“It’s one thing for people to think that you’re crazy, but it’s bad when they think you’re incompetent and crazy, and that’s the way we look.” – Israeli general, via Jeffrey Goldberg
Goldberg links to the same article in Haaretz that I did late yesterday.
Talking about Israeli reaction, Goldberg cites the political machine of the “freedom flotilla.” That’s what is so alarming and frustrating about the IDF’s reaction.
Facing a furious international dispute and widespread condemnation, Israel on Wednesday began expelling hundreds of activists seized from a flotilla of ships challenging its three-year blockade of Gaza. – Israel Begins to Expel Activists It Seized on Flotilla
It takes wiser leaders than are currently being coddled in Israel today to fight the Middle East political battles, instead of being sucked into a situation where Israel reacts exactly as their enemies hope.
Unfortunately, Pres. Obama is also looking out of control in the exchange. I agree wholeheartedly with Steve Clemons, because Obama didn’t have any plan beyond threats about settlements. He was under the naive impression that laying down his word would be enough. It’s cost him dearly and put him on his heels:
…Obama’s equation for moving Middle East peace forward was just too quaint and simple. Even though Israel is completely dependent on American security guarantees and aid and is genuinely a client state of the United States, the pugnacious prime minister of Israel, Benjamin Netanyahu, flamboyantly rebuffed Obama’s call to stop settlements. Obama, with some twisting and modification of his position, has essentially forfeited the match to Netanyahu.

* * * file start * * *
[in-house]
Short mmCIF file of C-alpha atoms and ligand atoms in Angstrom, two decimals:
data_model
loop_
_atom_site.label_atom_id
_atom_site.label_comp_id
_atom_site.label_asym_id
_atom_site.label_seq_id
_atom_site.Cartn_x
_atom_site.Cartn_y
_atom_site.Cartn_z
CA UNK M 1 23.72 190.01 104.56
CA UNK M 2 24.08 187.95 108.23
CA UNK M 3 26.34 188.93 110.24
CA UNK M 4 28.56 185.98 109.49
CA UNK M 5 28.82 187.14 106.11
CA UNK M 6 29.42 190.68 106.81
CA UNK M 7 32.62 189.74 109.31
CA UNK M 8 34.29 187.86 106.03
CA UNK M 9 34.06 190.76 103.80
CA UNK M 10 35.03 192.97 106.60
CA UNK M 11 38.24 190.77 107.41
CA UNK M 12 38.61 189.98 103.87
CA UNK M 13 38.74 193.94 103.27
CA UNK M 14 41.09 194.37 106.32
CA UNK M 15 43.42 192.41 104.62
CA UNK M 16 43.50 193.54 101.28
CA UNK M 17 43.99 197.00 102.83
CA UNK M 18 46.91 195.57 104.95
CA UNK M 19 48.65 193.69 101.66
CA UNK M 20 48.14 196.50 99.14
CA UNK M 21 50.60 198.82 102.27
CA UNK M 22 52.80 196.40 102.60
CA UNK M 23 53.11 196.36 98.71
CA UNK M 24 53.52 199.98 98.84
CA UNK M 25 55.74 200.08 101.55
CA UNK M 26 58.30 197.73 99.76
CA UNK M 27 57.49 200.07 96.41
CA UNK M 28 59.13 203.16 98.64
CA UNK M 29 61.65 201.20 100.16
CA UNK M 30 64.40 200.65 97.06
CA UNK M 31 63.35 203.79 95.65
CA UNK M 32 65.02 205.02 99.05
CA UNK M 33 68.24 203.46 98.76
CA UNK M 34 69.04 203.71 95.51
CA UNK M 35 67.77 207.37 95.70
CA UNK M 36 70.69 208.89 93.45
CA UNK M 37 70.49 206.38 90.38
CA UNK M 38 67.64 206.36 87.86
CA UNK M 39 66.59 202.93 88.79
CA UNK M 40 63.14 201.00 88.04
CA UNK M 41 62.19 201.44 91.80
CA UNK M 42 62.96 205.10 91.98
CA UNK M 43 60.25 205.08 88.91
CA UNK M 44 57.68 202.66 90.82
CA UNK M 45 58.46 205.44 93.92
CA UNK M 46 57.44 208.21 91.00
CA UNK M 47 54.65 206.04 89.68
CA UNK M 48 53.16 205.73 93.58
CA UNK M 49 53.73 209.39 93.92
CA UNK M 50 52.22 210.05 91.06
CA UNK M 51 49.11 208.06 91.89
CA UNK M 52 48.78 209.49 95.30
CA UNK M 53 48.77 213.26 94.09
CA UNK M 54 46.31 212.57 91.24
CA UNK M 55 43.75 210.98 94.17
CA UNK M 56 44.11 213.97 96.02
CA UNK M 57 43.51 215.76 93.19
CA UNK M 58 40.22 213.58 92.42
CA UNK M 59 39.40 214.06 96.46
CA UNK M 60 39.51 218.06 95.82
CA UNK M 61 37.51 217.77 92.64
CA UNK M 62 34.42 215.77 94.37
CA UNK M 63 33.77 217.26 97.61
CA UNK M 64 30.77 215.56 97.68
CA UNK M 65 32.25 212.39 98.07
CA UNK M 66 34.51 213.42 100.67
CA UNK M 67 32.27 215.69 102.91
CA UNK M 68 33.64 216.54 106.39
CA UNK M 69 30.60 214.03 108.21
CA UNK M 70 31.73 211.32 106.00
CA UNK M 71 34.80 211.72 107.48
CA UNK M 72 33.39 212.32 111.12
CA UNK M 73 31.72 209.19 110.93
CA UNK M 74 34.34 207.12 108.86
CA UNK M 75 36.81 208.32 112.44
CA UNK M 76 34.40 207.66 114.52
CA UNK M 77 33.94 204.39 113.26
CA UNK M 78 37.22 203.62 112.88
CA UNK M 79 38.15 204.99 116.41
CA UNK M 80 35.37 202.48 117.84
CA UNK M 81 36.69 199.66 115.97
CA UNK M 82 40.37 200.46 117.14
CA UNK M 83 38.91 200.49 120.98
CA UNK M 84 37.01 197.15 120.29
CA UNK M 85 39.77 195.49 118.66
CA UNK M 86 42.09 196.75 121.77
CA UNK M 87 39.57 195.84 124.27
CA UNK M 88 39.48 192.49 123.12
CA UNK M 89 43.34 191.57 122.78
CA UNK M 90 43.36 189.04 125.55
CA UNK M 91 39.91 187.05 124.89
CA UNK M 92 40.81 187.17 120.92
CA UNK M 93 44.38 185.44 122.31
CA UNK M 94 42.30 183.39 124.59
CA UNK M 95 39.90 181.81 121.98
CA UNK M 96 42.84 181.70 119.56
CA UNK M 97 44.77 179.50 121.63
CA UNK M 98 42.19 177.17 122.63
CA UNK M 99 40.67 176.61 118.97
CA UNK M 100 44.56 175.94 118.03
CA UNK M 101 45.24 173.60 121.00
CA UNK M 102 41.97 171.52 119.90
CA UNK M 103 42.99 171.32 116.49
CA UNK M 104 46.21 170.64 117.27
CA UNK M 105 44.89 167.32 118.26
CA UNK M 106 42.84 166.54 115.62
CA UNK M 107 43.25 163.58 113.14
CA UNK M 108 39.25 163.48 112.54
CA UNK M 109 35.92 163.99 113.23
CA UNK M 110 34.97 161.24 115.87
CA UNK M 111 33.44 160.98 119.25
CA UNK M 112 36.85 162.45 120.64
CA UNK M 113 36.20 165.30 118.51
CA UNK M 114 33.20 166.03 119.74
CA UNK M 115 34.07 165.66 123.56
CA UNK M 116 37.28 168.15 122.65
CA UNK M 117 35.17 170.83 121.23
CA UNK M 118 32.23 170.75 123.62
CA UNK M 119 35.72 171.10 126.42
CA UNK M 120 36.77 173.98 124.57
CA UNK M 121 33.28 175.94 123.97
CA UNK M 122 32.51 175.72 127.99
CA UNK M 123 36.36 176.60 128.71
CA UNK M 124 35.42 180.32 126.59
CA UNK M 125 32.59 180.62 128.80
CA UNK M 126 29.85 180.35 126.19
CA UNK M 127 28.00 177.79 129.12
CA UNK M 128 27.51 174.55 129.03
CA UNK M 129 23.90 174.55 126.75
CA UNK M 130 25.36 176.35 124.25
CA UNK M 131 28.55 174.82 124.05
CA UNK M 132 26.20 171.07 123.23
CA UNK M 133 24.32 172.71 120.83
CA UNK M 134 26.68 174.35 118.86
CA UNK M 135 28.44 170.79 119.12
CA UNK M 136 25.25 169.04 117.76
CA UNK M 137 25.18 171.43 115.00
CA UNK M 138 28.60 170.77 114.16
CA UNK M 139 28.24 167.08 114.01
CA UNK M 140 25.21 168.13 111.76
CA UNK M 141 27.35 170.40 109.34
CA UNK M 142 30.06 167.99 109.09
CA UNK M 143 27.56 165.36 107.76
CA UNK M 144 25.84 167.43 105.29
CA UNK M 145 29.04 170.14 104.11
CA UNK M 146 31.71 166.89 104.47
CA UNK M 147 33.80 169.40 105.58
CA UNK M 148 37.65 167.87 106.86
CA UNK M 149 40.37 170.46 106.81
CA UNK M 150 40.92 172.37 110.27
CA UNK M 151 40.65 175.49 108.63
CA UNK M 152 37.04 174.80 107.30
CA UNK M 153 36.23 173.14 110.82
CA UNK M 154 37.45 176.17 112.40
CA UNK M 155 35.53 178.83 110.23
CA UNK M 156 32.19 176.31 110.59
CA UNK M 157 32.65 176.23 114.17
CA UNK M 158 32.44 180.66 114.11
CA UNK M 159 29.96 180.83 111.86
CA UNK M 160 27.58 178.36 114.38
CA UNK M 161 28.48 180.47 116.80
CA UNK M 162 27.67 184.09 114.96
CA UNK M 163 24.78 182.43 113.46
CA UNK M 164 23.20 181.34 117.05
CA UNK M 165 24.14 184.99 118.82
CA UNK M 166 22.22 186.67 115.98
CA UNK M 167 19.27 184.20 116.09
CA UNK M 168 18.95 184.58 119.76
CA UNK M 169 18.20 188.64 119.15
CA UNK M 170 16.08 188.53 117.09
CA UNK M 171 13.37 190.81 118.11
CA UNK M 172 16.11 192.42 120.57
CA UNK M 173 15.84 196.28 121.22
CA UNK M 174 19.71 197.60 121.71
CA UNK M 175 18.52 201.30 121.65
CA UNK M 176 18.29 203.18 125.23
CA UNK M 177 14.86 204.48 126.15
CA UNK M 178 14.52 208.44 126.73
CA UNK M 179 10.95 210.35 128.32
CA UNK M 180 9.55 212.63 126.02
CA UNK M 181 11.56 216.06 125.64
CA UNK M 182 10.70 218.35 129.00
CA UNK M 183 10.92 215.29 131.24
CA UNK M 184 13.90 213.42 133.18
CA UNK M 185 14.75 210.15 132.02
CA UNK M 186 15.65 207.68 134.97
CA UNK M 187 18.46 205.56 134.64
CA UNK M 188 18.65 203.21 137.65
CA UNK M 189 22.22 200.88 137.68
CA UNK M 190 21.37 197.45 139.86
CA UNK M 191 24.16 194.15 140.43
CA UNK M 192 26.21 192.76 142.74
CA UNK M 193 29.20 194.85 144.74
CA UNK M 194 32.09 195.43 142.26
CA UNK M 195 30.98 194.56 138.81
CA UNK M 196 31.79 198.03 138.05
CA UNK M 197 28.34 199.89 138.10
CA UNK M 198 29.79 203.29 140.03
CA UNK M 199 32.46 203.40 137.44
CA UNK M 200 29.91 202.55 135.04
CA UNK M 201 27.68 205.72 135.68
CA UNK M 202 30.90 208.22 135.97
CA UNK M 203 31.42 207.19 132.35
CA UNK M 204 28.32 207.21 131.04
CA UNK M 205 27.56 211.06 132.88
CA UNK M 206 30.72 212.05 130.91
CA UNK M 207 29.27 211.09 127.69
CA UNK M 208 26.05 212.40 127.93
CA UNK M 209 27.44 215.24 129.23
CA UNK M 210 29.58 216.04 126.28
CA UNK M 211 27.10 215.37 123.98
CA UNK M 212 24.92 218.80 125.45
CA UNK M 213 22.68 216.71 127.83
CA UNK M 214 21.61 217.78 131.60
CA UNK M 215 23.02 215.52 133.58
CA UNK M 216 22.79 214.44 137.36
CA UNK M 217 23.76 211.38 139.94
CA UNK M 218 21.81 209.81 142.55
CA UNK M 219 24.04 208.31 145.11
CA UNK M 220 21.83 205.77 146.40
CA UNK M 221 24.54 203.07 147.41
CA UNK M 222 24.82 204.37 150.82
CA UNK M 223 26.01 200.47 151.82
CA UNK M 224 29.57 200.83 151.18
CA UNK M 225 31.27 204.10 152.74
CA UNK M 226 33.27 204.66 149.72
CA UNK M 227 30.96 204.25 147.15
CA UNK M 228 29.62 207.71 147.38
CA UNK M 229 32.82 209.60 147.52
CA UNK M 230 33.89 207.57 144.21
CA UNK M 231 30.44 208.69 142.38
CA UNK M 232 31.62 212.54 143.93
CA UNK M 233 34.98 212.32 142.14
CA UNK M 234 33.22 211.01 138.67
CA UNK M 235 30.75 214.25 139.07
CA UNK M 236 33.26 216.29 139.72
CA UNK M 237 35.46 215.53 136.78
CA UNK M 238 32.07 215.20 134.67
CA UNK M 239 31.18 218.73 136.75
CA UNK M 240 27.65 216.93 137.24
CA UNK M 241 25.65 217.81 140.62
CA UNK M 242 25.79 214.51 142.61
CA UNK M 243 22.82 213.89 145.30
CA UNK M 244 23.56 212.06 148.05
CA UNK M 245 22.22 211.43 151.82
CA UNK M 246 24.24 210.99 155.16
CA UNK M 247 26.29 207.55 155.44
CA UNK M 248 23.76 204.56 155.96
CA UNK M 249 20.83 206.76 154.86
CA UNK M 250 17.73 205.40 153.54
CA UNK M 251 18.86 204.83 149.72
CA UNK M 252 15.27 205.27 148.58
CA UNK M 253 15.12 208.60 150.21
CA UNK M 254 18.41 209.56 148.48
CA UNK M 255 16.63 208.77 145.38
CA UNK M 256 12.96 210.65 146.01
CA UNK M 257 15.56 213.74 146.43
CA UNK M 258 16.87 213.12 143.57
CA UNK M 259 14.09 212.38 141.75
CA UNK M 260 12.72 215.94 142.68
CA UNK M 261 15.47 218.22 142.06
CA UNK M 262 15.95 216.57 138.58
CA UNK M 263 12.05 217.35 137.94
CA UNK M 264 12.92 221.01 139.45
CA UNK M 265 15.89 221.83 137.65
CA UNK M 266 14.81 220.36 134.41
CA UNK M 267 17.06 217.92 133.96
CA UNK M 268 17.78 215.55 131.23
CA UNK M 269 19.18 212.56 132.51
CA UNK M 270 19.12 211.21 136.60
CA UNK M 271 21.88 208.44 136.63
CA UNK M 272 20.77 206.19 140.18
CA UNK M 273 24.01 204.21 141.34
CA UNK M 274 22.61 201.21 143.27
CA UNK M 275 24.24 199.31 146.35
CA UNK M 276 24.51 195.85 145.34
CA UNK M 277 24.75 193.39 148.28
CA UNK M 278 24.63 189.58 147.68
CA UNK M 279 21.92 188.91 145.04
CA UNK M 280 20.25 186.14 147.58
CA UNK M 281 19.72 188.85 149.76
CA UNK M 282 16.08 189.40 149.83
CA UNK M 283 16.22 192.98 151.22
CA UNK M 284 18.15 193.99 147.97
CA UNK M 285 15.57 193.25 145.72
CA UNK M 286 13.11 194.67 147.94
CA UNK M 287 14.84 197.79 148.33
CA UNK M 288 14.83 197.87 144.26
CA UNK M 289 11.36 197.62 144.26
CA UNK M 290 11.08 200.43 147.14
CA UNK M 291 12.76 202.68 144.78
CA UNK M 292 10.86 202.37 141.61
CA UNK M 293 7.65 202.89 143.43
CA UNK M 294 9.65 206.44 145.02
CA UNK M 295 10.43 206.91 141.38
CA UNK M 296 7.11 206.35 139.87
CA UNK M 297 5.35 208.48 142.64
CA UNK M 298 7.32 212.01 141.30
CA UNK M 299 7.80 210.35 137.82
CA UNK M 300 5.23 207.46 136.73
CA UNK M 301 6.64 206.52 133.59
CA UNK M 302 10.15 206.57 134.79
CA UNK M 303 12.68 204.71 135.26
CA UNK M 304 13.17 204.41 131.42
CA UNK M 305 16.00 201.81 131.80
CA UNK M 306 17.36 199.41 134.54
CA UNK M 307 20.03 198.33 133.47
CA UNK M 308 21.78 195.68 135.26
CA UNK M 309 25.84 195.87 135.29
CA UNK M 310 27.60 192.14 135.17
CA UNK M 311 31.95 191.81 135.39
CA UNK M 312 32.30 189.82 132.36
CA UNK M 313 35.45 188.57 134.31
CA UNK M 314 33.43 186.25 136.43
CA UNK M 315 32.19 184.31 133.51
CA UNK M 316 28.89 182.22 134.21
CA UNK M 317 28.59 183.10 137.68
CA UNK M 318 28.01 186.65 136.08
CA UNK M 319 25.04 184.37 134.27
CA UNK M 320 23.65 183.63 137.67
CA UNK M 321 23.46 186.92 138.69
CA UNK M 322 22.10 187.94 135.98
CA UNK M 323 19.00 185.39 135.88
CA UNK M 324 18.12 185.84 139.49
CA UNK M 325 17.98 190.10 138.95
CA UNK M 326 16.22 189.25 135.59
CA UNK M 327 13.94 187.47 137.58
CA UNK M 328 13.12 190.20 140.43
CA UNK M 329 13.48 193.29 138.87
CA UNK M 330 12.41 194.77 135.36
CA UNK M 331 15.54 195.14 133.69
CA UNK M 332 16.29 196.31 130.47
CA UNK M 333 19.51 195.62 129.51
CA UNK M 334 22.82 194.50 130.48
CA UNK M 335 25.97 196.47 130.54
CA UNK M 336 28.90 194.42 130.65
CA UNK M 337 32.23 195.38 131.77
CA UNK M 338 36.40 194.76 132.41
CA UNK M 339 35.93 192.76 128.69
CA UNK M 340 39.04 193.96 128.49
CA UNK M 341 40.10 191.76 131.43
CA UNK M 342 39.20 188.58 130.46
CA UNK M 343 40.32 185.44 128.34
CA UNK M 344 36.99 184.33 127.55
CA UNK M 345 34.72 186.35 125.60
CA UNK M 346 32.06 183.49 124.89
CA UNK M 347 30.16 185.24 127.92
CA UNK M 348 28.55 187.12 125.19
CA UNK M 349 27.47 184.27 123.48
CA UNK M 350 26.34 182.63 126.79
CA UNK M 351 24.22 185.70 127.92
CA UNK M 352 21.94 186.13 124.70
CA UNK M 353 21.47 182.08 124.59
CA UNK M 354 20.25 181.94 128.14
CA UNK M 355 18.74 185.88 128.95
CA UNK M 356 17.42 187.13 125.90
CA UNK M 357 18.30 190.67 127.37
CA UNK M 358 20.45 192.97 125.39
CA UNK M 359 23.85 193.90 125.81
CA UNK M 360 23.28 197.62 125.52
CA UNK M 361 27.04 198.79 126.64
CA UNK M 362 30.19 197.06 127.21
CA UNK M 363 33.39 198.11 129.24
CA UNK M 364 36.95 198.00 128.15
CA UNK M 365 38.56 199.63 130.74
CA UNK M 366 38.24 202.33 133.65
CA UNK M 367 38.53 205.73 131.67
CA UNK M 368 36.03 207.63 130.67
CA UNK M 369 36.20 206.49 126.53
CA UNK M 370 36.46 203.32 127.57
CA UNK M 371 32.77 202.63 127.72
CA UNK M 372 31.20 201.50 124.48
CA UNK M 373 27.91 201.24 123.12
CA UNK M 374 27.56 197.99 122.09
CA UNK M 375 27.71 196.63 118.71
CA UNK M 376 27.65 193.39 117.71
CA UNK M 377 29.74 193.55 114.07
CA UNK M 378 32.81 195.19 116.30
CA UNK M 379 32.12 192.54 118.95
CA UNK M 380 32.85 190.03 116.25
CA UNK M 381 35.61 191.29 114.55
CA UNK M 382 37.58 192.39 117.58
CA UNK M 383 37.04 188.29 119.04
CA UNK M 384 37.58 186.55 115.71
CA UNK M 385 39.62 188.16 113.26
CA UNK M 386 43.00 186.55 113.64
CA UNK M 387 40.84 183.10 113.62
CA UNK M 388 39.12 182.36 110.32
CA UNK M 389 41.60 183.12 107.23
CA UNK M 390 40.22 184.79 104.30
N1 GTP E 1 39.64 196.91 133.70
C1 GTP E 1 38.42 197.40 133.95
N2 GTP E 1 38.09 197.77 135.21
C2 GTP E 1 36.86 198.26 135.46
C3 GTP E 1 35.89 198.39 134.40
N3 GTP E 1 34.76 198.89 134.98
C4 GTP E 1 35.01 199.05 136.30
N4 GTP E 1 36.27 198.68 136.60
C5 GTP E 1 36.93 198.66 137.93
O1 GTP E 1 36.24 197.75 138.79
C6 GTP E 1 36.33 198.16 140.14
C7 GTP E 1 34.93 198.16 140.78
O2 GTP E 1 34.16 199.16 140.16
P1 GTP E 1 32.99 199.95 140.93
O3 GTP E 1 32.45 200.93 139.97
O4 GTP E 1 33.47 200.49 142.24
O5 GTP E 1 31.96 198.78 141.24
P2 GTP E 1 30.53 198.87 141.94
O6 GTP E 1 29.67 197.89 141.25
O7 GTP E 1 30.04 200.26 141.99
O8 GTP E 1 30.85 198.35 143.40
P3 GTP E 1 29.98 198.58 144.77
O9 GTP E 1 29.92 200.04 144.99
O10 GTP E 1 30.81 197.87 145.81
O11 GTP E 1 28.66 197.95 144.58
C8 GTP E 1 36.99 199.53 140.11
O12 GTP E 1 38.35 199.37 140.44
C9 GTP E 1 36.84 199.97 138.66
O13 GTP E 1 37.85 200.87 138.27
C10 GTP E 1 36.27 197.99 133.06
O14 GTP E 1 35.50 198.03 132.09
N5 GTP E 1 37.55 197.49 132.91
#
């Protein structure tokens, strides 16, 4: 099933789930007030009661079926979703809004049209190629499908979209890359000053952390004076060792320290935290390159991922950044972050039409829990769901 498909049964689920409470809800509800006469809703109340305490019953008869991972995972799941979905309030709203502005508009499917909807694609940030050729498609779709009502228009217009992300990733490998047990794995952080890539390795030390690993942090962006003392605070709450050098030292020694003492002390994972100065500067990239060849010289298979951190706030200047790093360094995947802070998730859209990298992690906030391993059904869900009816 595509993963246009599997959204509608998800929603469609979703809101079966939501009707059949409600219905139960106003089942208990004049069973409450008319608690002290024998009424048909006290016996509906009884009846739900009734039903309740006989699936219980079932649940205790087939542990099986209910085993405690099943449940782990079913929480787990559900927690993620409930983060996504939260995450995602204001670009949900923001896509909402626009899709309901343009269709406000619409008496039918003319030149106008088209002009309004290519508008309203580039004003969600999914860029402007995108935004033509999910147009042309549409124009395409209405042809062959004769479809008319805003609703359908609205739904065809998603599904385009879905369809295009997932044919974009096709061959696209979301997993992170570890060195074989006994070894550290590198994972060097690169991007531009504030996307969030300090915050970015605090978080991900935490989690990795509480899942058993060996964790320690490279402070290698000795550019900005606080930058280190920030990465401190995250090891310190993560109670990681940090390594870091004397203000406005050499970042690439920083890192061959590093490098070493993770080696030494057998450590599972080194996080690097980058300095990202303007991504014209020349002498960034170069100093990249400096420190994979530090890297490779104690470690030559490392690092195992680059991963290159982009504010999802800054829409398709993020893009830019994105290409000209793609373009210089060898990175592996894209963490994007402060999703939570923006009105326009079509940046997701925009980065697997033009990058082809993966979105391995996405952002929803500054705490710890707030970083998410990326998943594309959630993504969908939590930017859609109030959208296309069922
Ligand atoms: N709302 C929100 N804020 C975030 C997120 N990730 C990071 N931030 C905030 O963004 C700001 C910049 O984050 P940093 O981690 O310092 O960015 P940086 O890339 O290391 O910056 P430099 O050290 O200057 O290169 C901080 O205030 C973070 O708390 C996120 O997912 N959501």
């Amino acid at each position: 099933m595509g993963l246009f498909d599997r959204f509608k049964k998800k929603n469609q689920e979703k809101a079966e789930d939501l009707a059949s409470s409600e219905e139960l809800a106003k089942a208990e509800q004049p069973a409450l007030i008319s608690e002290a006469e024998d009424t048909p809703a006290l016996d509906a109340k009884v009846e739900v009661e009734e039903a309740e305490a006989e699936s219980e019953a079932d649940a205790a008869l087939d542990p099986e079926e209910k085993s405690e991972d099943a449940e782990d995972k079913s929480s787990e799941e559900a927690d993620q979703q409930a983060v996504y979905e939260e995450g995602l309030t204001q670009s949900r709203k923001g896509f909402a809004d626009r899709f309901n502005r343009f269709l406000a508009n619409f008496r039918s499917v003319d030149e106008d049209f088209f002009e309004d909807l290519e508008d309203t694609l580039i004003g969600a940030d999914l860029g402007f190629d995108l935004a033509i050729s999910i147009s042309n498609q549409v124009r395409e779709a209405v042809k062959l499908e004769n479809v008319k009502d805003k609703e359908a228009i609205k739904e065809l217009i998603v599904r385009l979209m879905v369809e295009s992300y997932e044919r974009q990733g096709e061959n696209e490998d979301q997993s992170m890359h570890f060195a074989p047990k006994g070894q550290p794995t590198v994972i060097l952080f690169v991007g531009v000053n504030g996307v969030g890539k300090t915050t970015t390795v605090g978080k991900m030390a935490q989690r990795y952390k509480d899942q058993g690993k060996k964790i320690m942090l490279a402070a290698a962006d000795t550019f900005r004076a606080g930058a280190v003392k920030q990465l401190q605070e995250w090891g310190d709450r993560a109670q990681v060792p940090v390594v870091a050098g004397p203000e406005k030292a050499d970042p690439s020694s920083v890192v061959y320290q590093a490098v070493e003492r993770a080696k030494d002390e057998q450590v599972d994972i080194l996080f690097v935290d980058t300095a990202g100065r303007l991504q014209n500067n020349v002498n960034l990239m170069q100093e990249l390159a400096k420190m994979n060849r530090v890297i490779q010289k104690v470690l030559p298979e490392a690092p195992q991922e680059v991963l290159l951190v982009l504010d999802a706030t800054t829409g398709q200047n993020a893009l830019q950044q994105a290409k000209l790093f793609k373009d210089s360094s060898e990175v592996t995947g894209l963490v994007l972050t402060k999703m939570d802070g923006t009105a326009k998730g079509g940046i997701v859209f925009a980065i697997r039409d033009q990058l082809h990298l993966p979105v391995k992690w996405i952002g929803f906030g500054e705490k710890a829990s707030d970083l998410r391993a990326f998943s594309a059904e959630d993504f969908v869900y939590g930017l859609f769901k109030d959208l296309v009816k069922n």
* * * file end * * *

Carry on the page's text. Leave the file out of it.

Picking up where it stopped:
During the early part of the John F. Kennedy administration, Soviet leader Nikita Khrushchev beat Kennedy in similar challenges and began to doubt Kennedy’s resolve and strategic temperament – leading to the Cuban Missile Crisis. Today, Netanyahu has become the Khrushchev of the Obama administration – and one wonders if a crisis lies ahead in which Obama will have to reassert his primacy lest the world think that Israel runs the United States and the Obama presidency. […]
What Steve doesn’t go into, though he clearly knows, is that politically, with Rahm Emanuel having fits over courting Netanyahu, his chief of staff showed Obama’s hand in the second invitation to the White House. For political reasons, Emanuel believes Obama is desperate to get Mr. Netanyahu’s approval on camera for fear his Jewish support will disappear going forward.
The United States indeed does need “to reassert (our) primacy lest the world think that Israel runs the United States.” There’s just no evidence that anyone in either political party has the
political will common sense and American resolve to do it.
UPDATE: Below is a readout of the press gaggle on Air Force One with Bill Burton on the subject of Israel.
MR. BURTON: Well, I’m not going to get into the specifics of the conversations that we’re having with Israel, but I will say it’s important to the President and to our country that we don’t see the same kind of events unfold like they did the last time. So we are talking to our partners and are hopeful that we won’t see a repeat.
Q Does he feel confident then that they’re on the same page, that there’s a shared sentiment that something like this shouldn’t happen again?
MR. BURTON: He feels confident that we’re having productive conversations with them.
Q And also the flotilla report, the inquiry that’s going on, the fact-finding effort, what’s the status of that? Do you know when that report might come back?
MR. BURTON: I don’t have a timeline on when that report will come out, but like we said yesterday, the President supports a credible investigation into what happened here.
Q On talking to your partners, has the President spoken to the Israeli leadership since he spoke to them on that day — I think Monday?
MR. BURTON: There’s, of course, conversations that happen at different levels in the government. I’m not sure as to whether or not the President himself has spoken to folks in Israel. I can check on that for you.